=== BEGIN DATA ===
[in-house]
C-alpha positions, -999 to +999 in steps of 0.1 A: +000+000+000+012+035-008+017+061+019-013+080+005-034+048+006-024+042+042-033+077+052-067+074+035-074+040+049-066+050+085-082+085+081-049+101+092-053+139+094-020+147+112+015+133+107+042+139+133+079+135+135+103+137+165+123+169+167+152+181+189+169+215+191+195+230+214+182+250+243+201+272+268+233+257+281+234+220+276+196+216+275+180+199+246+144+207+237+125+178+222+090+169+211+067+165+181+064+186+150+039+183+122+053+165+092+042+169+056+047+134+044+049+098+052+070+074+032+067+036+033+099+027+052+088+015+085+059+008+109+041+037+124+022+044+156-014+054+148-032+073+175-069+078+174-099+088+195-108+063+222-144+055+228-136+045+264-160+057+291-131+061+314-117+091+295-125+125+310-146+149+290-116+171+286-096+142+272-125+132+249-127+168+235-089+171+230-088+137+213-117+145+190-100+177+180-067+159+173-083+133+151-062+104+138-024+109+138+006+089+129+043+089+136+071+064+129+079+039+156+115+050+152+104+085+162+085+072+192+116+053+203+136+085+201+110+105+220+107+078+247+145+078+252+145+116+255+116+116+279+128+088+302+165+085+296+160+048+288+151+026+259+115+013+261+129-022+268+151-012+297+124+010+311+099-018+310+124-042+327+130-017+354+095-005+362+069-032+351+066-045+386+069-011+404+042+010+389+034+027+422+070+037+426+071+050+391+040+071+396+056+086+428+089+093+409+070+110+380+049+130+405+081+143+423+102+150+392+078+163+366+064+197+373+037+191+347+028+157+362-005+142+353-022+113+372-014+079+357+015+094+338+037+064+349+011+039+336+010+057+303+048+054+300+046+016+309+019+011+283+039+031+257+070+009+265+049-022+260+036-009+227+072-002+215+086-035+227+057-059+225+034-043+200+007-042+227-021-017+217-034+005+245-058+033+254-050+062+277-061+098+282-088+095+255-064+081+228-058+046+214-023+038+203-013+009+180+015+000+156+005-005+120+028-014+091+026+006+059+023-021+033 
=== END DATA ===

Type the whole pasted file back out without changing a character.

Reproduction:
[in-house]
C-alpha positions, -999 to +999 in steps of 0.1 A: +000+000+000+012+035-008+017+061+019-013+080+005-034+048+006-024+042+042-033+077+052-067+074+035-074+040+049-066+050+085-082+085+081-049+101+092-053+139+094-020+147+112+015+133+107+042+139+133+079+135+135+103+137+165+123+169+167+152+181+189+169+215+191+195+230+214+182+250+243+201+272+268+233+257+281+234+220+276+196+216+275+180+199+246+144+207+237+125+178+222+090+169+211+067+165+181+064+186+150+039+183+122+053+165+092+042+169+056+047+134+044+049+098+052+070+074+032+067+036+033+099+027+052+088+015+085+059+008+109+041+037+124+022+044+156-014+054+148-032+073+175-069+078+174-099+088+195-108+063+222-144+055+228-136+045+264-160+057+291-131+061+314-117+091+295-125+125+310-146+149+290-116+171+286-096+142+272-125+132+249-127+168+235-089+171+230-088+137+213-117+145+190-100+177+180-067+159+173-083+133+151-062+104+138-024+109+138+006+089+129+043+089+136+071+064+129+079+039+156+115+050+152+104+085+162+085+072+192+116+053+203+136+085+201+110+105+220+107+078+247+145+078+252+145+116+255+116+116+279+128+088+302+165+085+296+160+048+288+151+026+259+115+013+261+129-022+268+151-012+297+124+010+311+099-018+310+124-042+327+130-017+354+095-005+362+069-032+351+066-045+386+069-011+404+042+010+389+034+027+422+070+037+426+071+050+391+040+071+396+056+086+428+089+093+409+070+110+380+049+130+405+081+143+423+102+150+392+078+163+366+064+197+373+037+191+347+028+157+362-005+142+353-022+113+372-014+079+357+015+094+338+037+064+349+011+039+336+010+057+303+048+054+300+046+016+309+019+011+283+039+031+257+070+009+265+049-022+260+036-009+227+072-002+215+086-035+227+057-059+225+034-043+200+007-042+227-021-017+217-034+005+245-058+033+254-050+062+277-061+098+282-088+095+255-064+081+228-058+046+214-023+038+203-013+009+180+015+000+156+005-005+120+028-014+091+026+006+059+023-021+033 